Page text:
# Preparing and stabilizing quantum states through engineered dissipation

April 9, 2024

Xiao Mi and Dmitry Abanin, Research Scientists, Google Research, Quantum AI Team

## Quick links

A quantum computer can solve certain problems exponentially faster than a classical computer. However, current realizations of its building blocks, qubits, are plagued by errors induced by uncontrolled interactions between quantum bits (or qubits) and the environment. Such interactions introduce *dissipation*, which destroys quantum entanglement, a necessary resource in quantum algorithms, and drives a quantum processor toward trivial, classical states. This *decoherence* process introduces errors, corrupting the utility of the quantum processor. As such, environmental dissipation is the main limiting factor for the current-generation quantum processors. Paradoxically, while uncontrolled dissipation is a bane of current quantum processors, *engineered* dissipation — created with a carefully tailored environment — may in fact aid a quantum processor by steering it into a desired entangled state.

In our latest work, “Stable Quantum-Correlated Many Body States via Engineered Dissipation”, published in *Science*, we explore this counterintuitive effect of engineered dissipation. Not only does this method offer a reliable way to prepare a quantum state, but it also naturally stabilizes the state so that it survives much longer than it would without the dissipation. These experiments lay the groundwork for improved methods to prepare strongly correlated states (which may be found in e.g. magnets) in a quantum processor, which could help physicists learn about exotic quantum materials, such as high-temperature superconductors, in the future.

## Background

Before a quantum processor can run an algorithm or simulation, all of its qubits must be initialized into a known state. This process, known as quantum state preparation, is often accomplished by applying quantum operations that are coherent — that is, they do not induce any dissipation. In this work, we instead couple the qubits to an environment that is tailored in just the right way so that the qubits are steered to their desired state through dissipation.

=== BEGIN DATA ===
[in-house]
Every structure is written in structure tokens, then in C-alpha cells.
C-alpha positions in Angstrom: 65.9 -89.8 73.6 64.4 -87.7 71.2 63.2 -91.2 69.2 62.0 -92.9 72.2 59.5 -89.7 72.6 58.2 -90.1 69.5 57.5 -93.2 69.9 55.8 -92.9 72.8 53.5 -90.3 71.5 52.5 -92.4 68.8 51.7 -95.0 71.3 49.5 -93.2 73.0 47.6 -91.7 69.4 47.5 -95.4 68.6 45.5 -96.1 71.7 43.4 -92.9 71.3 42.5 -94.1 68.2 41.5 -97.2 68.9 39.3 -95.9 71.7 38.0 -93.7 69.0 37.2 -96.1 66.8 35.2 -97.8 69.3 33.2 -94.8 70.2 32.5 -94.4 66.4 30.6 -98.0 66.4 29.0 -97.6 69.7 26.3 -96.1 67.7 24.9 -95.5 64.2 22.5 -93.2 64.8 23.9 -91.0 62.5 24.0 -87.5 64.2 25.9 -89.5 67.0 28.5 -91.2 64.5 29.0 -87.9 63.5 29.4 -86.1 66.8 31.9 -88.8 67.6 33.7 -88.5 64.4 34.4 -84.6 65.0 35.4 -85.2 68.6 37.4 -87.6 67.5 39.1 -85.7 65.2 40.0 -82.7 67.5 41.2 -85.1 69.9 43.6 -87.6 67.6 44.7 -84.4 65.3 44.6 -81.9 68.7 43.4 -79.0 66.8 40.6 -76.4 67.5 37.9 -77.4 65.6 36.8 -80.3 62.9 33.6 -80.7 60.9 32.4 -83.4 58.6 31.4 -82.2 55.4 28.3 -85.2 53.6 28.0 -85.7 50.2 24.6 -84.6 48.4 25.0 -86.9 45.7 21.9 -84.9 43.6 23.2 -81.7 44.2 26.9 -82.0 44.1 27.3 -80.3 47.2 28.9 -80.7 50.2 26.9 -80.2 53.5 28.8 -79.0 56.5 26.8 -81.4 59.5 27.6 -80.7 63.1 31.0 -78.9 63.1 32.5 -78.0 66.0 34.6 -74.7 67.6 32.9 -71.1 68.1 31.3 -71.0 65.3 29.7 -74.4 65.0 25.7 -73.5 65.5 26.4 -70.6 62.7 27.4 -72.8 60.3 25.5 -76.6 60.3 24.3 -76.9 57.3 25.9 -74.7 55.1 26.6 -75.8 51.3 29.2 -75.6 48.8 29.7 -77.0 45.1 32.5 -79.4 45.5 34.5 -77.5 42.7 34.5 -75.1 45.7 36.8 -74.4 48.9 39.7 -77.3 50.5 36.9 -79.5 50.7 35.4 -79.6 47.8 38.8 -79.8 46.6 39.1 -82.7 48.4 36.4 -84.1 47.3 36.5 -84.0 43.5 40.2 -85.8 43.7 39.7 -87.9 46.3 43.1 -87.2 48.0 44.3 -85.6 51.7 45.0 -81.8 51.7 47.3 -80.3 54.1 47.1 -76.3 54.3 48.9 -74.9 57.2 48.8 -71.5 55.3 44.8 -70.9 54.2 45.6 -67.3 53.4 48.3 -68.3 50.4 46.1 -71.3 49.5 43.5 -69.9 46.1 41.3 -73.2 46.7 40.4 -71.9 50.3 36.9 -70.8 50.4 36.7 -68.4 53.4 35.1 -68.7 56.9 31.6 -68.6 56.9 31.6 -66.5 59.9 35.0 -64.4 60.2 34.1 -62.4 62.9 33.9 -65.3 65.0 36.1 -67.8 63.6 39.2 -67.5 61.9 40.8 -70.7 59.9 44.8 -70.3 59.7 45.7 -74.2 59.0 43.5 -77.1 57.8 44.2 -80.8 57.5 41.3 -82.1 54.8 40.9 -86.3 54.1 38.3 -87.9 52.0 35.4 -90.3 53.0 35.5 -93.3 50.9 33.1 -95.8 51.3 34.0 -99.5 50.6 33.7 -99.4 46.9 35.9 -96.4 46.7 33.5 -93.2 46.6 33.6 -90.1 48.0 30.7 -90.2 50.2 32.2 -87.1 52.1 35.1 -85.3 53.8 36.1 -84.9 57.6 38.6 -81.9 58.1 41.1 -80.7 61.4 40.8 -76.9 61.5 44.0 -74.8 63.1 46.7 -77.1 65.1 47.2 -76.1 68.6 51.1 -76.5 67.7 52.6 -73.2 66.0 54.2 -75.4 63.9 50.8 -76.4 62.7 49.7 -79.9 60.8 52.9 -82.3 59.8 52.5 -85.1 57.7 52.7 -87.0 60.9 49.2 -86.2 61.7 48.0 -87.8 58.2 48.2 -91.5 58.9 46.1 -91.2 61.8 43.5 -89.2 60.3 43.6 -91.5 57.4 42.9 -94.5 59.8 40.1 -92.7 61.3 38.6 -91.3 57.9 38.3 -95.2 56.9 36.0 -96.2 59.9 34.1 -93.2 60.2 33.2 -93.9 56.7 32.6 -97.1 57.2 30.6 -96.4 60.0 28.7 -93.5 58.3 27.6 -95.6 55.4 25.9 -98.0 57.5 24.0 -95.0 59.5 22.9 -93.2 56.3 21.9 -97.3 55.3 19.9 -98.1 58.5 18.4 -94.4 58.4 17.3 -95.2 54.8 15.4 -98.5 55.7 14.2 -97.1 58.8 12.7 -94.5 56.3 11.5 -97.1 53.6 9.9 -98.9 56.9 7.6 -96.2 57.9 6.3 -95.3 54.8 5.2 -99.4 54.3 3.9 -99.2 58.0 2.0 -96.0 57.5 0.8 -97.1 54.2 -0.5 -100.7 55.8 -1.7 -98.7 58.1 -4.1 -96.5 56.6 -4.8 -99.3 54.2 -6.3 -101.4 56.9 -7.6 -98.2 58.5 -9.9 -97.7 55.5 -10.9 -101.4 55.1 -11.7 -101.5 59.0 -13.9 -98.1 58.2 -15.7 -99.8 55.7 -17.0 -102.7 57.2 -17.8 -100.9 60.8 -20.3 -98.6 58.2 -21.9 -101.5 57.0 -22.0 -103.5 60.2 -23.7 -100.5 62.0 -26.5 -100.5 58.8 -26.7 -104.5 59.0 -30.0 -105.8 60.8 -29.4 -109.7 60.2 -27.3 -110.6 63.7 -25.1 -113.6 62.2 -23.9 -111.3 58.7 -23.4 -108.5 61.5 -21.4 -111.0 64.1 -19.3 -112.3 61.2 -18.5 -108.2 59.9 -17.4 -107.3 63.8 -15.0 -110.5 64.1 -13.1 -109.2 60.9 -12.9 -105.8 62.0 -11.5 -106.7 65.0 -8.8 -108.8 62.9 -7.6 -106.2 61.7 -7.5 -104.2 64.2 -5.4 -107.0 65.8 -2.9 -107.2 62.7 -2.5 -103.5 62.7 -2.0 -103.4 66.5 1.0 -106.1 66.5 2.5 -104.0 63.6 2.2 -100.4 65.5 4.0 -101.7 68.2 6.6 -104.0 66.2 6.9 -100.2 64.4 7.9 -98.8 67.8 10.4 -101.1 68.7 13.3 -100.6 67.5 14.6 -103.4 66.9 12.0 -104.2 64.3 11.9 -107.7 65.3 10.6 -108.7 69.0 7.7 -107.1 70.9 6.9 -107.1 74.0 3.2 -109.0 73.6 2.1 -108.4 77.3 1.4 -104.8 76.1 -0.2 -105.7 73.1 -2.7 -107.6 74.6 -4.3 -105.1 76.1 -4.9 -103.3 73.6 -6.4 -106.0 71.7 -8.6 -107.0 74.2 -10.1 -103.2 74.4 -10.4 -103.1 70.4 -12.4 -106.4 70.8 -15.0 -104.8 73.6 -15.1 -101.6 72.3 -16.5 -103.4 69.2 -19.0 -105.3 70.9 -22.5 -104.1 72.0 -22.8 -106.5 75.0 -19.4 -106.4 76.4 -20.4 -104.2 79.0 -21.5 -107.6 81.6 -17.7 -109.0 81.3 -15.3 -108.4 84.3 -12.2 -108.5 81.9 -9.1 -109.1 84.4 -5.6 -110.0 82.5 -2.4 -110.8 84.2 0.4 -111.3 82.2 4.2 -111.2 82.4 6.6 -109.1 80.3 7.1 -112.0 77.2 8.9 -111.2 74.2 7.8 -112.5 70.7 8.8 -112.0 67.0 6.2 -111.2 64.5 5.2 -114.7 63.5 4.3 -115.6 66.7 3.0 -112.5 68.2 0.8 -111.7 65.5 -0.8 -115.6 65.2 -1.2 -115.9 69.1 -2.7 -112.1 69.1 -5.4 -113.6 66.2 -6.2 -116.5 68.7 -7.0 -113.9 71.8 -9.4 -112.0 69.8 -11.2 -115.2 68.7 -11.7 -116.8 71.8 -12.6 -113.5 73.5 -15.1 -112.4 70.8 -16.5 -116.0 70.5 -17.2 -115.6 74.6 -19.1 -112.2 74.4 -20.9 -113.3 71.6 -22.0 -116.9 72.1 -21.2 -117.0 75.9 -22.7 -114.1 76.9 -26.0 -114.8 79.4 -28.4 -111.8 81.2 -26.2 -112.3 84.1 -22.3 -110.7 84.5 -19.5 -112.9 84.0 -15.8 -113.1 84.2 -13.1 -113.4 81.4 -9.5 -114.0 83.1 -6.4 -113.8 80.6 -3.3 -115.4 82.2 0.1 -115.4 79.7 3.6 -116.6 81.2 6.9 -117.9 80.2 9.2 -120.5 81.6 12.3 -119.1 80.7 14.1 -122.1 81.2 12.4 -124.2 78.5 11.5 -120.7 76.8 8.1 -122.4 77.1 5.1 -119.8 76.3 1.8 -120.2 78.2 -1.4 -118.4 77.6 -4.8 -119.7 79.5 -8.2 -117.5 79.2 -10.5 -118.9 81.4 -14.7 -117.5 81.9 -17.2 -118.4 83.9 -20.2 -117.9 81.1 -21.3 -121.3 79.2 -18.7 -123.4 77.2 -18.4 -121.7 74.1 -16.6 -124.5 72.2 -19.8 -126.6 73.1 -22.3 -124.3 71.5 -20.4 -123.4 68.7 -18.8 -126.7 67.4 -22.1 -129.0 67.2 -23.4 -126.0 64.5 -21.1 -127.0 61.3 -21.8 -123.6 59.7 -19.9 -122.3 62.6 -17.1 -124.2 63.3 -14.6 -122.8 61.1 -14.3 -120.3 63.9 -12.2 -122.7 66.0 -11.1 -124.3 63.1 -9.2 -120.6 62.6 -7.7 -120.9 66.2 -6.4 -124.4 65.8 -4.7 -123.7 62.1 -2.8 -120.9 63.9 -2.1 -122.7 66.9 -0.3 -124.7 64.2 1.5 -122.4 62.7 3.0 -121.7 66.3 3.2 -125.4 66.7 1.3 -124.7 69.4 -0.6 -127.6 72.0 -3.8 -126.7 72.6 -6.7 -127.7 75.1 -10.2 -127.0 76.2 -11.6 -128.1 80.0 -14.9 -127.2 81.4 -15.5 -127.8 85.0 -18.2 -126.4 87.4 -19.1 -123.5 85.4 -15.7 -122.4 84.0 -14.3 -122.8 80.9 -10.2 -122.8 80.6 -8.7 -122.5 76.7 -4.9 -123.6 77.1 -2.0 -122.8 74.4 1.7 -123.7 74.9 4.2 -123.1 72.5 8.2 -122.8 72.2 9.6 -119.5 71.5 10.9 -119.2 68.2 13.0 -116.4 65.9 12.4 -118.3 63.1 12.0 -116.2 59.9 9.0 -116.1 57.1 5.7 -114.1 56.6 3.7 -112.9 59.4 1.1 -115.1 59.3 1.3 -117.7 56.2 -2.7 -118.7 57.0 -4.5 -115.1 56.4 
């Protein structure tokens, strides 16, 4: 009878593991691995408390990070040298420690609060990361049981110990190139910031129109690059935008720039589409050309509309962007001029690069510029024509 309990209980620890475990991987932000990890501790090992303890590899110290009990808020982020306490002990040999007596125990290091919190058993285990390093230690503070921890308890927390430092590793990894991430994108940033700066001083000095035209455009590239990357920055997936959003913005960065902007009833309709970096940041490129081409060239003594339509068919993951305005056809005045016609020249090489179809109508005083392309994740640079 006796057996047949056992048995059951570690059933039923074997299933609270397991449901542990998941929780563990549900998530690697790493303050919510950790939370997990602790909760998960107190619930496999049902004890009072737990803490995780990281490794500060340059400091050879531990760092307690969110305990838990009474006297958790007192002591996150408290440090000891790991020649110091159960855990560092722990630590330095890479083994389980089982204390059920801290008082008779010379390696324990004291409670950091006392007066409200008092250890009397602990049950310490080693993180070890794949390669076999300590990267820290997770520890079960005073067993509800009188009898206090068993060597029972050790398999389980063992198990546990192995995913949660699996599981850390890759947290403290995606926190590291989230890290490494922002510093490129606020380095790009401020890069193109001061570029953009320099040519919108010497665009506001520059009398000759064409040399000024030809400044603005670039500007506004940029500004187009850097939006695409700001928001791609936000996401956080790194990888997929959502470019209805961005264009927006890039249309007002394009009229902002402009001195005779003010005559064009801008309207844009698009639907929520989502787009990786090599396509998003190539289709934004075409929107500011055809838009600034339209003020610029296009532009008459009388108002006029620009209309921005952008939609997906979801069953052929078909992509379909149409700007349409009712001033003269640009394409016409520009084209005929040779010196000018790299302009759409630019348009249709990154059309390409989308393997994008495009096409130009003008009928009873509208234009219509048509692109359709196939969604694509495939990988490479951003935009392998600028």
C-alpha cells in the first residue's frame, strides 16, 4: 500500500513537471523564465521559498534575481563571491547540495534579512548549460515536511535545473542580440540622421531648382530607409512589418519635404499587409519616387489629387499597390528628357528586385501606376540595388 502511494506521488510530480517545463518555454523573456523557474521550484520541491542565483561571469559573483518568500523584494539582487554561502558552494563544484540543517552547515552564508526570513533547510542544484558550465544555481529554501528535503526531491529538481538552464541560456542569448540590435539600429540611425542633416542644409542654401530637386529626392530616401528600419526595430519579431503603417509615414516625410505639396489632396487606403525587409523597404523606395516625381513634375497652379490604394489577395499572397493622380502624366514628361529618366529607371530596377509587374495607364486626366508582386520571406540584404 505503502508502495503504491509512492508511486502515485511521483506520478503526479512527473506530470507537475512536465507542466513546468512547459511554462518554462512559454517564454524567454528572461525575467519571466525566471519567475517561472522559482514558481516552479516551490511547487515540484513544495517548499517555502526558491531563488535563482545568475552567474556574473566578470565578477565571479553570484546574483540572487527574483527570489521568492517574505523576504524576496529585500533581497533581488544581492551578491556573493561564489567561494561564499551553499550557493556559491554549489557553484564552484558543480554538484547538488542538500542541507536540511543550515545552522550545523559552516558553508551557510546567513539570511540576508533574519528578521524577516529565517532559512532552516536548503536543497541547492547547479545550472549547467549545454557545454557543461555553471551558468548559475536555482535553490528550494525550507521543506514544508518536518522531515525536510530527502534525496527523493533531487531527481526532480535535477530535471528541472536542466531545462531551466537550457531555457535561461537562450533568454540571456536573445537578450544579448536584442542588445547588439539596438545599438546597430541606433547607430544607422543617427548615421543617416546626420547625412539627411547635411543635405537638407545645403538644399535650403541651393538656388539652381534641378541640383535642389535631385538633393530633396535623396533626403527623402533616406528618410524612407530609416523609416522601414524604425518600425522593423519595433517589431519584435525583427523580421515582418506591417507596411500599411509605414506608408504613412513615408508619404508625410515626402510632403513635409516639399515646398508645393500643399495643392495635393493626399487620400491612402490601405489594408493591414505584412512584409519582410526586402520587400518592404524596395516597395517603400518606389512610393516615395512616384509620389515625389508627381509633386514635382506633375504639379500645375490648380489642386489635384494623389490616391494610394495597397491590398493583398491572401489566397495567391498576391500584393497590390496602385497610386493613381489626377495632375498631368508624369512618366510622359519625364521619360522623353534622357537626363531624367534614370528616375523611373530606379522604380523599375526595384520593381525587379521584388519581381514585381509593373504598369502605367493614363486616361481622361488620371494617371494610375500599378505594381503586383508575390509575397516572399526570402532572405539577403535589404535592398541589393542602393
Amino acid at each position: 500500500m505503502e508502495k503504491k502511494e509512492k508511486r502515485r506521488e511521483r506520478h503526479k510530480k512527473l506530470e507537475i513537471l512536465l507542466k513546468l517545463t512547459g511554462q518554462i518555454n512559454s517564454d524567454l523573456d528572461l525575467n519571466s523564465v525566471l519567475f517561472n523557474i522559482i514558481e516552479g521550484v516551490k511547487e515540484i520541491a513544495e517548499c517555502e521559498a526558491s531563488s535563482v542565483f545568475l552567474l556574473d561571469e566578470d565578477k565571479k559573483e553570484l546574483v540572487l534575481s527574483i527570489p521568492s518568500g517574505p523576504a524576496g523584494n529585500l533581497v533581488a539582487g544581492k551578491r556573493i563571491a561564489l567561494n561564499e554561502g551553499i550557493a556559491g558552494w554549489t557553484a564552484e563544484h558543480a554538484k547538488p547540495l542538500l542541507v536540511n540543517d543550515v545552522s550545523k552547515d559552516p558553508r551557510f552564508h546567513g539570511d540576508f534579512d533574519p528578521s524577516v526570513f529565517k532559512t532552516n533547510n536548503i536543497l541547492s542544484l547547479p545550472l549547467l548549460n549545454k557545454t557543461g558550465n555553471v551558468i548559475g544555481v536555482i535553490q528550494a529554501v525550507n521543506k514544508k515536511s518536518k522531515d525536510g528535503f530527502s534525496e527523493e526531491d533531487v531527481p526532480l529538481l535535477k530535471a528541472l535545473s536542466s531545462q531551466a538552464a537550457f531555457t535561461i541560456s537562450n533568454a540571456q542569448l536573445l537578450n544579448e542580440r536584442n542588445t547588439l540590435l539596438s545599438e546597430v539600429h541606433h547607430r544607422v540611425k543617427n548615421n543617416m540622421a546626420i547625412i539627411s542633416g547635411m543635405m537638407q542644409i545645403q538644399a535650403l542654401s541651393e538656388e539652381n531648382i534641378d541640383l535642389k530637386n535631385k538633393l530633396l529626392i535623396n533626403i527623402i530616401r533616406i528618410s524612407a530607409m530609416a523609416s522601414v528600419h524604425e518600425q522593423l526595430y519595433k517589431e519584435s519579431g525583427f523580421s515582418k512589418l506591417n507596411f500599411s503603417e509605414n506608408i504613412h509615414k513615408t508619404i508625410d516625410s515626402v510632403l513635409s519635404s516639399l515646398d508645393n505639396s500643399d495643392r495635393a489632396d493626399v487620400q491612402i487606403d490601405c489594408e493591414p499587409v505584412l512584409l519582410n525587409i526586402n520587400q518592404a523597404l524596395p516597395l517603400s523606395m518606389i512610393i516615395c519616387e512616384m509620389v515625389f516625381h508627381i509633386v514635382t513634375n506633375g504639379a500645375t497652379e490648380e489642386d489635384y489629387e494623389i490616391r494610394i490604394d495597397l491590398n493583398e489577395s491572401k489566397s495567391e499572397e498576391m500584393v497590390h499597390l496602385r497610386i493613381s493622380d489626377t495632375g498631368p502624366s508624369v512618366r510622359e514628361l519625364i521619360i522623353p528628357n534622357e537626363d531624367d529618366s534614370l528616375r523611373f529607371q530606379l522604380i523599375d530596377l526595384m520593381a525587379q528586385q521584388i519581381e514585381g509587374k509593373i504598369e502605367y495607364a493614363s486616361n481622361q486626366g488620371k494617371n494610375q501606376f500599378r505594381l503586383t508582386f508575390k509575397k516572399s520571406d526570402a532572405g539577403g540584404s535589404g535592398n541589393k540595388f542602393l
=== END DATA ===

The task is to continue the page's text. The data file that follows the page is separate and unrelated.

To demonstrate how this works, we can look at one of the simplest examples, where engineered dissipation is used to “cool” a quantum system toward its lowest energy state, known as its ground state. To accomplish this, we first connect the quantum system to another, auxiliary quantum system. Next we can transfer excitations from the system of interest to the auxiliary system, then remove the excitations via engineered dissipation. The removal of excitations gradually drives the system towards its entangled ground state (see illustration below).

In the past, some groups have prepared entangled states of up to eight atoms with engineered dissipation. But more intricate, many-body entangled states have been out of reach due to environmental decoherence caused by other, undesirable dissipation channels. With our Sycamore processor, we have developed fast reset capabilities that makes the desired engineered dissipation dominant over unwanted dissipation channels.

## Experiment

In this work, we use 35 qubits of a 49-qubit Sycamore processor to emulate magnetic spins, while the 14 remaining auxiliary qubits are used to mimic the previously mentioned tailored environment. We found that over time, this tailored environment imparts a cooling effect on the spin system and steers it toward the entangled ground state of a quantum spin model known as the transverse-field Ising model. In this model, an array of spins are positioned on a lattice, with each either pointing “spin-up” or “spin-down.” Neighboring spins interact with one another, and an external magnetic field is applied perpendicular to the spin alignment. Depending on the relative strengths between the spin interactions and the applied magnetic field, the system can be ferromagnetic or paramagnetic.